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What I am going to talk about is getting better movement for yourself by using a relaxing hamstring stretch.
One very easy way to detect hamstring tightness is to lie on your back and try to lift one leg up to vertical with the help of pulling on a towel or strap that is wrapped around your foot. At the same time, you need to keep your leg straight, not bent at the knee. FYI, an “acceptable” angle for this stretch is getting to at least 80 degrees.
If you find this difficult, you are not alone!
But is having tight hamstrings really that bad? After all, don’t most of us have trouble touching our toes sooner or later?
Well, let’s scroll back to elementary school, and consider this. A tight hamstring is like the kid in 6th grade who always sat in the front row, was always raising his/her hand first, and always got the right answer. Busted. What that meant was that the equally smart and attentive kids in the back rows never got a chance to shine.
To draw a parallel to what is going on in your body, when your hamstrings are tight, more subtle players in the hip, pelvis, and low back do not have a chance to do their job. Neither do the big muscles in your backside, the glutes (read more about this in my blog here).
When things are out of whack like that, your muscles don’t get a chance to work together as a team. A tight hamstring will jump in, take over, and dominate, like that kid in your 6th grade class. Getting your hamstrings to relax will let other muscles join in and fire up in synchrony, giving you EFFICIENCY, free movement, and less pain.
So here’s the good part. One really cool and quite passive and relaxing thing you can do is to lie on the floor at a doorway (on a mat or towel), so that one of your legs can get propped against the wall, and the other leg extends through the doorway (see graphic). Keeping your propped leg as straight as possible, scooch closer and closer to the wall until your propped leg feels a good stretch, but not a painful stretch. When you do the stretch this way as opposed to pulling on a strap or towel, it allows you to relax your body and just pay attention to releasing the muscle on the back of your leg.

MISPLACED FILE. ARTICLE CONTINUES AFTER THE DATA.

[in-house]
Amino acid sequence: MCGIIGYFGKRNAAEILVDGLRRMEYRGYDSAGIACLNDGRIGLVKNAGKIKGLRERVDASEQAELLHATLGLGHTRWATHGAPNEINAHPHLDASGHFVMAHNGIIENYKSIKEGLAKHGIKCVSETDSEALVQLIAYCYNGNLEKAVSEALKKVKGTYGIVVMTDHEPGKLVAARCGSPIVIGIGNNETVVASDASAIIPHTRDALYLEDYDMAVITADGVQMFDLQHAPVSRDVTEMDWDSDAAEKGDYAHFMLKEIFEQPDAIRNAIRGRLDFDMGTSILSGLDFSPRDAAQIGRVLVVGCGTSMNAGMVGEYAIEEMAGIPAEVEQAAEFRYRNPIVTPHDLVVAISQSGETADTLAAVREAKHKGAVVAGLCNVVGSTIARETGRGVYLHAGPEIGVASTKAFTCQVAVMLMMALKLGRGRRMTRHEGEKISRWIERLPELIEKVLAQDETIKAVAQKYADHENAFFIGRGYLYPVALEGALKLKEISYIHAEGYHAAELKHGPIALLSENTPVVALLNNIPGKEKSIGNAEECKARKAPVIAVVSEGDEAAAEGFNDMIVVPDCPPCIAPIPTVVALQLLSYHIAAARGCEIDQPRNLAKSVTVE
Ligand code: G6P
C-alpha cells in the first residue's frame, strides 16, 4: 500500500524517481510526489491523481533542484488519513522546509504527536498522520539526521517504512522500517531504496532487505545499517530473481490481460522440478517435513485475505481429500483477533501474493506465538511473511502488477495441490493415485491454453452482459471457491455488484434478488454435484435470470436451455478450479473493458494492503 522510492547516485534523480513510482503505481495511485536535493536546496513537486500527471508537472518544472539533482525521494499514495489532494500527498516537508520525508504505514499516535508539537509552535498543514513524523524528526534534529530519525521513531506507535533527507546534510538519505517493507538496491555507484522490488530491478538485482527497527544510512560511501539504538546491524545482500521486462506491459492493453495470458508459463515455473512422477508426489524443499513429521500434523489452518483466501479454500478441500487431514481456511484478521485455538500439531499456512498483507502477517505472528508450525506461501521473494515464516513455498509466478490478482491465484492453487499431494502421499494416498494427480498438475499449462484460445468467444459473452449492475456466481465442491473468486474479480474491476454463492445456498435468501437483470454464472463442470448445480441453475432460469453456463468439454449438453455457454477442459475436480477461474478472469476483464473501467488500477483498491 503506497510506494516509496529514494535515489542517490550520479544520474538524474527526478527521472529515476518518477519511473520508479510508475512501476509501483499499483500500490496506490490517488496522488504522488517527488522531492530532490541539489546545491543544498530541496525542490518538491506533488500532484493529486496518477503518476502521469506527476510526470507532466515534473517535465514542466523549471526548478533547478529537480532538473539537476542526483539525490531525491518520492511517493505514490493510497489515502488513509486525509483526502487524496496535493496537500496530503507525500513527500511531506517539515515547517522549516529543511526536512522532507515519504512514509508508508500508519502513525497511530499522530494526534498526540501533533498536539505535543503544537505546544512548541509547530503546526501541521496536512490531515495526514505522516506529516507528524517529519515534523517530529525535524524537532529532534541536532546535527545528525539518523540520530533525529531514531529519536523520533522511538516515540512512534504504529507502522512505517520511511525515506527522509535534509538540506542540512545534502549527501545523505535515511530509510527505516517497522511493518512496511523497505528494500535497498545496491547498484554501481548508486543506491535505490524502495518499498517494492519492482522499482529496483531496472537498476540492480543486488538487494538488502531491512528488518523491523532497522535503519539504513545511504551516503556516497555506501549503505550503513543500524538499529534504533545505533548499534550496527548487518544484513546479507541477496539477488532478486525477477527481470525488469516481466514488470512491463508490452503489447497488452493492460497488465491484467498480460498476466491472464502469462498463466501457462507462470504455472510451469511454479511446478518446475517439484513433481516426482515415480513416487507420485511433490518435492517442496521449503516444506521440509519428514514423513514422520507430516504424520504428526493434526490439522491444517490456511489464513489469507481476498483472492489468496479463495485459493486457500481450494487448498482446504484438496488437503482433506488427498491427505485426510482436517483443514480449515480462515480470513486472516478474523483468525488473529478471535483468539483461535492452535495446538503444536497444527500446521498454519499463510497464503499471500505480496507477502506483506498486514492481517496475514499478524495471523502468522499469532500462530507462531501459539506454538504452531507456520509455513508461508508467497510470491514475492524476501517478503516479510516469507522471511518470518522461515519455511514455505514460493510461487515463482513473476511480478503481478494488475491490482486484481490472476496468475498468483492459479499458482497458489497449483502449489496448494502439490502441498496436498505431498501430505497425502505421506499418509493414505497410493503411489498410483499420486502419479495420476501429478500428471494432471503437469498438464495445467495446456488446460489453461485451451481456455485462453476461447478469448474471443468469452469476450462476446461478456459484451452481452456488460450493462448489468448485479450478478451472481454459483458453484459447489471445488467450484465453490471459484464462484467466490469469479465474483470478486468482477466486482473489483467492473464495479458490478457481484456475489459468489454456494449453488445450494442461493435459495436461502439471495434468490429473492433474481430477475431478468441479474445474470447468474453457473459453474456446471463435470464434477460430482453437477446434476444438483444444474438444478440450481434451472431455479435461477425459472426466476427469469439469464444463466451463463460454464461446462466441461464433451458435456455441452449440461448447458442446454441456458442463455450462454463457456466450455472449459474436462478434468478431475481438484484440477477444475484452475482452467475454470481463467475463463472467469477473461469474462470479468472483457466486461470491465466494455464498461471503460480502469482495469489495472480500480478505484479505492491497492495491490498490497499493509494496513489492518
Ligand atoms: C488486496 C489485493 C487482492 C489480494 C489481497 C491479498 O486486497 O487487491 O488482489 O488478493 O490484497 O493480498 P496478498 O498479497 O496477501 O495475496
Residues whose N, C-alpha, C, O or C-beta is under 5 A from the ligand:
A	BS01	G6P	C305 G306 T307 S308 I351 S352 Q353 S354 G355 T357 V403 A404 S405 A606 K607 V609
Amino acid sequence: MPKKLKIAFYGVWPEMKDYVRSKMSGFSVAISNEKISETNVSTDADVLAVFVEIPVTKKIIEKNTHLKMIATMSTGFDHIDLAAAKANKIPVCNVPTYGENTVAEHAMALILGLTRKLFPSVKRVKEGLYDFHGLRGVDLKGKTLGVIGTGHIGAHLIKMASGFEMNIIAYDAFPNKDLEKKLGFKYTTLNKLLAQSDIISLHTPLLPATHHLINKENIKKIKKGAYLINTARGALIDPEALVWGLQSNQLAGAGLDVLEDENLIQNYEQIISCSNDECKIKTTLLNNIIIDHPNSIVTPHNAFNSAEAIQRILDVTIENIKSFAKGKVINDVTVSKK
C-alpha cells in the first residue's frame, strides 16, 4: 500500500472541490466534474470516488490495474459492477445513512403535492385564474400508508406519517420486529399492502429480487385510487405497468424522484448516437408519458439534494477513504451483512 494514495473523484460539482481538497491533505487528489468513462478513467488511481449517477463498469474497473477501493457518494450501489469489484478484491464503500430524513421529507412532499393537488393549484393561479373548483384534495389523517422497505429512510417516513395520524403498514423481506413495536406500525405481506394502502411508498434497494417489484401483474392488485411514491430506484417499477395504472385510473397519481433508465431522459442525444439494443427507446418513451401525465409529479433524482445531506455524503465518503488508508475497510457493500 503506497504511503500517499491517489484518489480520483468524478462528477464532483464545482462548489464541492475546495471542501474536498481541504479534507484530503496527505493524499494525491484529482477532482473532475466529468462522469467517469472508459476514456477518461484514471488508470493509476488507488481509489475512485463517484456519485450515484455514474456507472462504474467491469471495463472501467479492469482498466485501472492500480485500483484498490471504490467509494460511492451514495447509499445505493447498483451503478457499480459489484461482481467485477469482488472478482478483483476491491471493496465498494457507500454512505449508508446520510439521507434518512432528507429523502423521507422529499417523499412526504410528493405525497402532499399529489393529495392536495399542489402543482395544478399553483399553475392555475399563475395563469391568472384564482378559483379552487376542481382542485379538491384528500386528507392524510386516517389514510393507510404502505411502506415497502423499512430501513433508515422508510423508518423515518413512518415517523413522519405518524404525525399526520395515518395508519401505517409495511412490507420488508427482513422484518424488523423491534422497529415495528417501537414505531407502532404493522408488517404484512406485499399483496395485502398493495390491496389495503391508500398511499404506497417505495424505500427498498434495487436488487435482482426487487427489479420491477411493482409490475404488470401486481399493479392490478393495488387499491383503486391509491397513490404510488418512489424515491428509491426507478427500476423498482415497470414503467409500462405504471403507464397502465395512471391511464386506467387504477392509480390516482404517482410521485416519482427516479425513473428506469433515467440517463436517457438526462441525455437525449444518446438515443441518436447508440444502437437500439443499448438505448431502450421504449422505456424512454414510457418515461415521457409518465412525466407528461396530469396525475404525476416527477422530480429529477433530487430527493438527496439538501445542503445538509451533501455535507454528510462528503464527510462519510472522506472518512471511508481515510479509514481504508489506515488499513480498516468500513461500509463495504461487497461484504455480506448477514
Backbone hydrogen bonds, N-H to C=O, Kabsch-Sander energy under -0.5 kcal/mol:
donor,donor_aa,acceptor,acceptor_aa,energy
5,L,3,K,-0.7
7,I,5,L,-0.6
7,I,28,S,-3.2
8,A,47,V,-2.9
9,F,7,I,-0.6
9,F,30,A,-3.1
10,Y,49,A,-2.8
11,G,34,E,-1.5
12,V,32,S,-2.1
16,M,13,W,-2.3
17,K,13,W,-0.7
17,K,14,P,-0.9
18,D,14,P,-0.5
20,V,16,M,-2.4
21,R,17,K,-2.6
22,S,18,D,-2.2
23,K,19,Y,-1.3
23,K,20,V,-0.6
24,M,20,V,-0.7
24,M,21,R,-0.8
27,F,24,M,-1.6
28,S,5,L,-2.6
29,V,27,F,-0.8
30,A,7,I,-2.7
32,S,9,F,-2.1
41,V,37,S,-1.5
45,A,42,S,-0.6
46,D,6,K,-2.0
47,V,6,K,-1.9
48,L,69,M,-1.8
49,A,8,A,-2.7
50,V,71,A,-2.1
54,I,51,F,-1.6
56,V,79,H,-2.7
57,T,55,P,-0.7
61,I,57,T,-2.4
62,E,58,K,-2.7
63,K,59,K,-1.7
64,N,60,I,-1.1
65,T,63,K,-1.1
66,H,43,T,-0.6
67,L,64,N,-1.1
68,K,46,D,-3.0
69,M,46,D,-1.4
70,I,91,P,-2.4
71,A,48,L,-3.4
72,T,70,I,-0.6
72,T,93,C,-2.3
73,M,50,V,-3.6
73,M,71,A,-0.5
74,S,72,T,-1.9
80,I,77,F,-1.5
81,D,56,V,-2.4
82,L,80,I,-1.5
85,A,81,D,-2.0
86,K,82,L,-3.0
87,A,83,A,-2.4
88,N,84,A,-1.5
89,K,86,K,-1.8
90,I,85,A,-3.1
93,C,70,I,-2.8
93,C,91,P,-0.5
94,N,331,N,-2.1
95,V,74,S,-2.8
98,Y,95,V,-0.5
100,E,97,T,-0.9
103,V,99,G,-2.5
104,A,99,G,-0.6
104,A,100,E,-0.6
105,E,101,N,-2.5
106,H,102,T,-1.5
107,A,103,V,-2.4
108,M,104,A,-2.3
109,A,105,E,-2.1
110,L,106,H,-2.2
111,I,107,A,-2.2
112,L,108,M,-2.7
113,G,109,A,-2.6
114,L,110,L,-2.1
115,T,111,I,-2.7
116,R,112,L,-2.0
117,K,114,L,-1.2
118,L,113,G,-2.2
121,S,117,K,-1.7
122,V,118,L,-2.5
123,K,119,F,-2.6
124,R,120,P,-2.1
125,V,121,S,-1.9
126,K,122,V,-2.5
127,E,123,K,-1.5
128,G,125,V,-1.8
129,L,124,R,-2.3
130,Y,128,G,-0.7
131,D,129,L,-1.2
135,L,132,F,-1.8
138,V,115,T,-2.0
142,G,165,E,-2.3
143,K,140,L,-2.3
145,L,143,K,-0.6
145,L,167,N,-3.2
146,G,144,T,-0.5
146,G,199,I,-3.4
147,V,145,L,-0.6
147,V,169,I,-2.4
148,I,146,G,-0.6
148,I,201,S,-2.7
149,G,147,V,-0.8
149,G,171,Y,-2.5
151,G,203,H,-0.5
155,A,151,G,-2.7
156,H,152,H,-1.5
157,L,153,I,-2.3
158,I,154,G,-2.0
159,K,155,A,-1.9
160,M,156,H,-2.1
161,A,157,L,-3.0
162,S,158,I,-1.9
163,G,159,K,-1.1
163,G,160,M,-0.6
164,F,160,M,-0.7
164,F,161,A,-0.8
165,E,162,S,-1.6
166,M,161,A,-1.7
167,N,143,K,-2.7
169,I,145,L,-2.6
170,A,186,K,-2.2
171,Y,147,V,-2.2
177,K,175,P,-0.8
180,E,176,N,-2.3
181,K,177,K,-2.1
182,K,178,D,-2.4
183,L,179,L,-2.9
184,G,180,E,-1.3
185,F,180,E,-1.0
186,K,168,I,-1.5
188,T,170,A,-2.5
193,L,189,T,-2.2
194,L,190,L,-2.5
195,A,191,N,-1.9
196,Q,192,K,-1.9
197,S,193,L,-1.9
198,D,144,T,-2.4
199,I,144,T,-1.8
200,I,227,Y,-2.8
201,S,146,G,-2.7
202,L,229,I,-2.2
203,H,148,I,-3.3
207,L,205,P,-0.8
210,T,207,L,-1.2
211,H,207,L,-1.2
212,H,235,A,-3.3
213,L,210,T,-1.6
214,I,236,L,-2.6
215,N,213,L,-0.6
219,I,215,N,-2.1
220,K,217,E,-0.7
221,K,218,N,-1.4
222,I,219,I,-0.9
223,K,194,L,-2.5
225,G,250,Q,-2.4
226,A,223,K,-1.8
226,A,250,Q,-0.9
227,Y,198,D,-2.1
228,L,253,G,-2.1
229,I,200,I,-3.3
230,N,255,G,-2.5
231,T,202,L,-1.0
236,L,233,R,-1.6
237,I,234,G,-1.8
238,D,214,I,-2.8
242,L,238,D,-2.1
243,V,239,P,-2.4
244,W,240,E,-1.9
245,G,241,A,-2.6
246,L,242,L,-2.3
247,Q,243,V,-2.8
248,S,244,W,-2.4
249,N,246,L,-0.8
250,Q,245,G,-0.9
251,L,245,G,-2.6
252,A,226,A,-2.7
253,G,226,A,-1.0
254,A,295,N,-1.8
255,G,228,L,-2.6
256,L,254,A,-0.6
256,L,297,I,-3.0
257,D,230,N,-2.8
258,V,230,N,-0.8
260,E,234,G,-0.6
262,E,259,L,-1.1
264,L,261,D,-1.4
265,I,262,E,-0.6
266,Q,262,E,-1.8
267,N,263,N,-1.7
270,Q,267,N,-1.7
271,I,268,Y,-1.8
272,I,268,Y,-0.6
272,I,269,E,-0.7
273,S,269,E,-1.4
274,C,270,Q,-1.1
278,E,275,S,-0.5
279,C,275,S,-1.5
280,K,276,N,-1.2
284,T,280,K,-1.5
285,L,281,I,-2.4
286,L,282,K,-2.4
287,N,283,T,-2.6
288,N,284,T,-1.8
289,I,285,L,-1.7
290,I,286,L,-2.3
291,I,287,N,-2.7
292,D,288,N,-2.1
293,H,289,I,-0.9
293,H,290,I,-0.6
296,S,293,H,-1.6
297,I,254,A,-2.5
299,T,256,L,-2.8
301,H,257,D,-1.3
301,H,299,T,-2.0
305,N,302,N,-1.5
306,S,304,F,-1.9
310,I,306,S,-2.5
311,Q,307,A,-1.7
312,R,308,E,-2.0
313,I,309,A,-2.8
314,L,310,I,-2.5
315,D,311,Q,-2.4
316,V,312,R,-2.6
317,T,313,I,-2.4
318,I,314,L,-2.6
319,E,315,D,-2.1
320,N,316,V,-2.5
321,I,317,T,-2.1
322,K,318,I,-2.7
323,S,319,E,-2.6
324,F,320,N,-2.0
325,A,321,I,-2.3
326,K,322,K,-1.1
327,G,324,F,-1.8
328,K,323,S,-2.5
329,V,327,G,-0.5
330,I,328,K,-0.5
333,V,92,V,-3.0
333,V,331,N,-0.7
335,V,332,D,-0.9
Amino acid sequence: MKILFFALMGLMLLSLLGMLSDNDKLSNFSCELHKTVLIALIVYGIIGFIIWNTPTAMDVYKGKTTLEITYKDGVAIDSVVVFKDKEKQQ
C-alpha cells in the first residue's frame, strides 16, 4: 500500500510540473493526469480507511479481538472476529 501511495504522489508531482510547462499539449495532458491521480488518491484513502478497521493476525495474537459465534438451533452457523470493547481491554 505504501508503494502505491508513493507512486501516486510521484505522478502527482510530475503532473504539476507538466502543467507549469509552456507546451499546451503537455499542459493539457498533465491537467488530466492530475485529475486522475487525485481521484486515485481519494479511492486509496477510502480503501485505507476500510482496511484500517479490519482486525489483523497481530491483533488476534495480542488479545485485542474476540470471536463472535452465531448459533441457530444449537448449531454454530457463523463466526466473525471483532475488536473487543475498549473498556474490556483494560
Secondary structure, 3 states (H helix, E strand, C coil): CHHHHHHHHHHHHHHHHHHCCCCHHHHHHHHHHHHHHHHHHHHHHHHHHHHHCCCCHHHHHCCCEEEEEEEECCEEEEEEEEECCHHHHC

Stay there, hang out, and see if you can get closer to the wall and straighter with your leg as time goes by, both with this episode and with future attempts at this. Do the other side as well.
If you want to go there, here are a few things you could pay attention to that will help you figure out if there is something more going on with you besides tight hamstrings.
- If the leg that is on the floor is having trouble lying flat, it can mean that the hip flexor muscle at the front of your hip is tight. A good picture of that stretch for that can be found on my blog, “Is Stretching Overrated?”
- Check to see that your two sides can operate independently of one another. If you are tilting your hips, arching your back, or your butt is coming off the floor, you can work on hip motions like leg lifts or leg circles. Watch for a future blog with more details about this. It can also mean that your low back is tight, or even that you need to work on your core.
I know that may sound like a lot of possible complications to this project, especially since I promised some hanging out and relaxation. Take heart! You can still get a ton of benefit from just stretching your hamstrings because it will help you move better throughout the day.
BONUS: if you use this method or are using a towel or strap for the stretch (see graphic), you can also get a good stretch for your calf muscle at the same time if you bend your foot toward your shin. Remember to stop at the point before the stretch gets too intense or painful.
Any hamstring stories? Please comment below.
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